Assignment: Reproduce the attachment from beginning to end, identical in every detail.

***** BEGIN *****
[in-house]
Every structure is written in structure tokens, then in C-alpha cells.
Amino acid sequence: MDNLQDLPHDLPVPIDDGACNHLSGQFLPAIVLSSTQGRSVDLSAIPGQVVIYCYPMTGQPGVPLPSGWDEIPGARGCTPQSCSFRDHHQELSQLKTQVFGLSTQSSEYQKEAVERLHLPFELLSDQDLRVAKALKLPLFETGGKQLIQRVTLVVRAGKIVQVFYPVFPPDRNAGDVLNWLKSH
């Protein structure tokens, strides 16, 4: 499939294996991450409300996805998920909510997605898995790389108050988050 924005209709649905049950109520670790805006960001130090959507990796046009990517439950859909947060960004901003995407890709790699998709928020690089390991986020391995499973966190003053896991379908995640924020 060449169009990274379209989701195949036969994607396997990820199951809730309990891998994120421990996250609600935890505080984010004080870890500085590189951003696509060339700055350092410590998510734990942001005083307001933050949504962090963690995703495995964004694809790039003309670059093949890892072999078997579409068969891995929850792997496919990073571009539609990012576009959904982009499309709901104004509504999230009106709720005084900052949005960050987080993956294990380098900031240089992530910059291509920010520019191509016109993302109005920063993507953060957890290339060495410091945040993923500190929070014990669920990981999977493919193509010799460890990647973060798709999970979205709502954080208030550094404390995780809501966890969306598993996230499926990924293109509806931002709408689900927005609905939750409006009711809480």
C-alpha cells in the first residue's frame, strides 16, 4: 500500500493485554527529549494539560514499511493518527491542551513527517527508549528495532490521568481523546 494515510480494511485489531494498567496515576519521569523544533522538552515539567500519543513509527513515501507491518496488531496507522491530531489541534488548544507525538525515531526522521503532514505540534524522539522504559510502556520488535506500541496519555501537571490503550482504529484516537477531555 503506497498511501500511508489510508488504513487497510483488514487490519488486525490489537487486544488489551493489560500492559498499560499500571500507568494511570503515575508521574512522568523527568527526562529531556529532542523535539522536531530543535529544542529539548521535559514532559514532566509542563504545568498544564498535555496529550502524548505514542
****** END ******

[in-house]
Every structure is written in structure tokens, then in C-alpha cells.
Amino acid sequence: MDNLQDLPHDLPVPIDDGACNHLSGQFLPAIVLSSTQGRSVDLSAIPGQVVIYCYPMTGQPGVPLPSGWDEIPGARGCTPQSCSFRDHHQELSQLKTQVFGLSTQSSEYQKEAVERLHLPFELLSDQDLRVAKALKLPLFETGGKQLIQRVTLVVRAGKIVQVFYPVFPPDRNAGDVLNWLKSH
């Protein structure tokens, strides 16, 4: 499939294996991450409300996805998920909510997605898995790389108050988050 924005209709649905049950109520670790805006960001130090959507990796046009990517439950859909947060960004901003995407890709790699998709928020690089390991986020391995499973966190003053896991379908995640924020 060449169009990274379209989701195949036969994607396997990820199951809730309990891998994120421990996250609600935890505080984010004080870890500085590189951003696509060339700055350092410590998510734990942001005083307001933050949504962090963690995703495995964004694809790039003309670059093949890892072999078997579409068969891995929850792997496919990073571009539609990012576009959904982009499309709901104004509504999230009106709720005084900052949005960050987080993956294990380098900031240089992530910059291509920010520019191509016109993302109005920063993507953060957890290339060495410091945040993923500190929070014990669920990981999977493919193509010799460890990647973060798709999970979205709502954080208030550094404390995780809501966890969306598993996230499926990924293109509806931002709408689900927005609905939750409006009711809480």
C-alpha cells in the first residue's frame, strides 16, 4: 500500500493485554527529549494539560514499511493518527491542551513527517527508549528495532490521568481523546 494515510480494511485489531494498567496515576519521569523544533522538552515539567500519543513509527513515501507491518496488531496507522491530531489541534488548544507525538525515531526522521503532514505540534524522539522504559510502556520488535506500541496519555501537571490503550482504529484516537477531555 503506497498511501500511508489510508488504513487497510483488514487490519488486525490489537487486544488489551493489560500492559498499560499500571500507568494511570503515575508521574512522568523527568527526562529531556529532542523535539522536531530543535529544542529539548521535559514532559514532566509542563504545568498544564498535555496529550502524548505514542